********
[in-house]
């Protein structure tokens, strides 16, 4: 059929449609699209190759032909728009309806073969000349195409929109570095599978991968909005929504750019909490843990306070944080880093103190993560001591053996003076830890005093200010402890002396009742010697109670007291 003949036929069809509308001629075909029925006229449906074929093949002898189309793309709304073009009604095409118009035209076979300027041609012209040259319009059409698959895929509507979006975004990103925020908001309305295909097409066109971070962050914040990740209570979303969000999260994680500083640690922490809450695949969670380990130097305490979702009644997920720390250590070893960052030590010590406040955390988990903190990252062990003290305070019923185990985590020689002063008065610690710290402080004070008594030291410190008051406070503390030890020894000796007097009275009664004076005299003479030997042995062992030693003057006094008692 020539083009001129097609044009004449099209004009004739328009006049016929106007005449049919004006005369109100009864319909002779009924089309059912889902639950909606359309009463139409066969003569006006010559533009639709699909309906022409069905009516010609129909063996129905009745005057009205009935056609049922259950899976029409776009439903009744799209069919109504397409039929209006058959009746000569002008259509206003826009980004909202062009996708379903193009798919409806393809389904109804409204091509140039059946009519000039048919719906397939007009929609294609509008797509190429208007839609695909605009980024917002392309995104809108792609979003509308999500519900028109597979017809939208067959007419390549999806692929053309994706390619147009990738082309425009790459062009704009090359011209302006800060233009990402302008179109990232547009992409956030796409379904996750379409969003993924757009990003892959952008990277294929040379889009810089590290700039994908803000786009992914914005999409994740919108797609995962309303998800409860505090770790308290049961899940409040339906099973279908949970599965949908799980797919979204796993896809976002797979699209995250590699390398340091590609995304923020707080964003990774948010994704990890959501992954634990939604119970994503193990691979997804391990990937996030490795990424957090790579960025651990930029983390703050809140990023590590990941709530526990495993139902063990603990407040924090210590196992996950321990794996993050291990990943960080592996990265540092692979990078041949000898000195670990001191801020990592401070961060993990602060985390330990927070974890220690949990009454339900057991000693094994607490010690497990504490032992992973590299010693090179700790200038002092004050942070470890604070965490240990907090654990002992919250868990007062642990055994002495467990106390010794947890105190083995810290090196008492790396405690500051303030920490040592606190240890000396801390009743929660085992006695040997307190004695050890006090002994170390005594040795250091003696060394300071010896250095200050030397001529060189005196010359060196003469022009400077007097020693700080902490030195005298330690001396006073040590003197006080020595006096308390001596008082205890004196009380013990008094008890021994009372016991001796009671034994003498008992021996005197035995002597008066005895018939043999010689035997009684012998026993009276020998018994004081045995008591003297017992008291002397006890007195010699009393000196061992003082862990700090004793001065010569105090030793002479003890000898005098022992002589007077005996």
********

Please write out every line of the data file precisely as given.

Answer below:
[in-house]
């Protein structure tokens, strides 16, 4: 059929449609699209190759032909728009309806073969000349195409929109570095599978991968909005929504750019909490843990306070944080880093103190993560001591053996003076830890005093200010402890002396009742010697109670007291 003949036929069809509308001629075909029925006229449906074929093949002898189309793309709304073009009604095409118009035209076979300027041609012209040259319009059409698959895929509507979006975004990103925020908001309305295909097409066109971070962050914040990740209570979303969000999260994680500083640690922490809450695949969670380990130097305490979702009644997920720390250590070893960052030590010590406040955390988990903190990252062990003290305070019923185990985590020689002063008065610690710290402080004070008594030291410190008051406070503390030890020894000796007097009275009664004076005299003479030997042995062992030693003057006094008692 020539083009001129097609044009004449099209004009004739328009006049016929106007005449049919004006005369109100009864319909002779009924089309059912889902639950909606359309009463139409066969003569006006010559533009639709699909309906022409069905009516010609129909063996129905009745005057009205009935056609049922259950899976029409776009439903009744799209069919109504397409039929209006058959009746000569002008259509206003826009980004909202062009996708379903193009798919409806393809389904109804409204091509140039059946009519000039048919719906397939007009929609294609509008797509190429208007839609695909605009980024917002392309995104809108792609979003509308999500519900028109597979017809939208067959007419390549999806692929053309994706390619147009990738082309425009790459062009704009090359011209302006800060233009990402302008179109990232547009992409956030796409379904996750379409969003993924757009990003892959952008990277294929040379889009810089590290700039994908803000786009992914914005999409994740919108797609995962309303998800409860505090770790308290049961899940409040339906099973279908949970599965949908799980797919979204796993896809976002797979699209995250590699390398340091590609995304923020707080964003990774948010994704990890959501992954634990939604119970994503193990691979997804391990990937996030490795990424957090790579960025651990930029983390703050809140990023590590990941709530526990495993139902063990603990407040924090210590196992996950321990794996993050291990990943960080592996990265540092692979990078041949000898000195670990001191801020990592401070961060993990602060985390330990927070974890220690949990009454339900057991000693094994607490010690497990504490032992992973590299010693090179700790200038002092004050942070470890604070965490240990907090654990002992919250868990007062642990055994002495467990106390010794947890105190083995810290090196008492790396405690500051303030920490040592606190240890000396801390009743929660085992006695040997307190004695050890006090002994170390005594040795250091003696060394300071010896250095200050030397001529060189005196010359060196003469022009400077007097020693700080902490030195005298330690001396006073040590003197006080020595006096308390001596008082205890004196009380013990008094008890021994009372016991001796009671034994003498008992021996005197035995002597008066005895018939043999010689035997009684012998026993009276020998018994004081045995008591003297017992008291002397006890007195010699009393000196061992003082862990700090004793001065010569105090030793002479003890000898005098022992002589007077005996």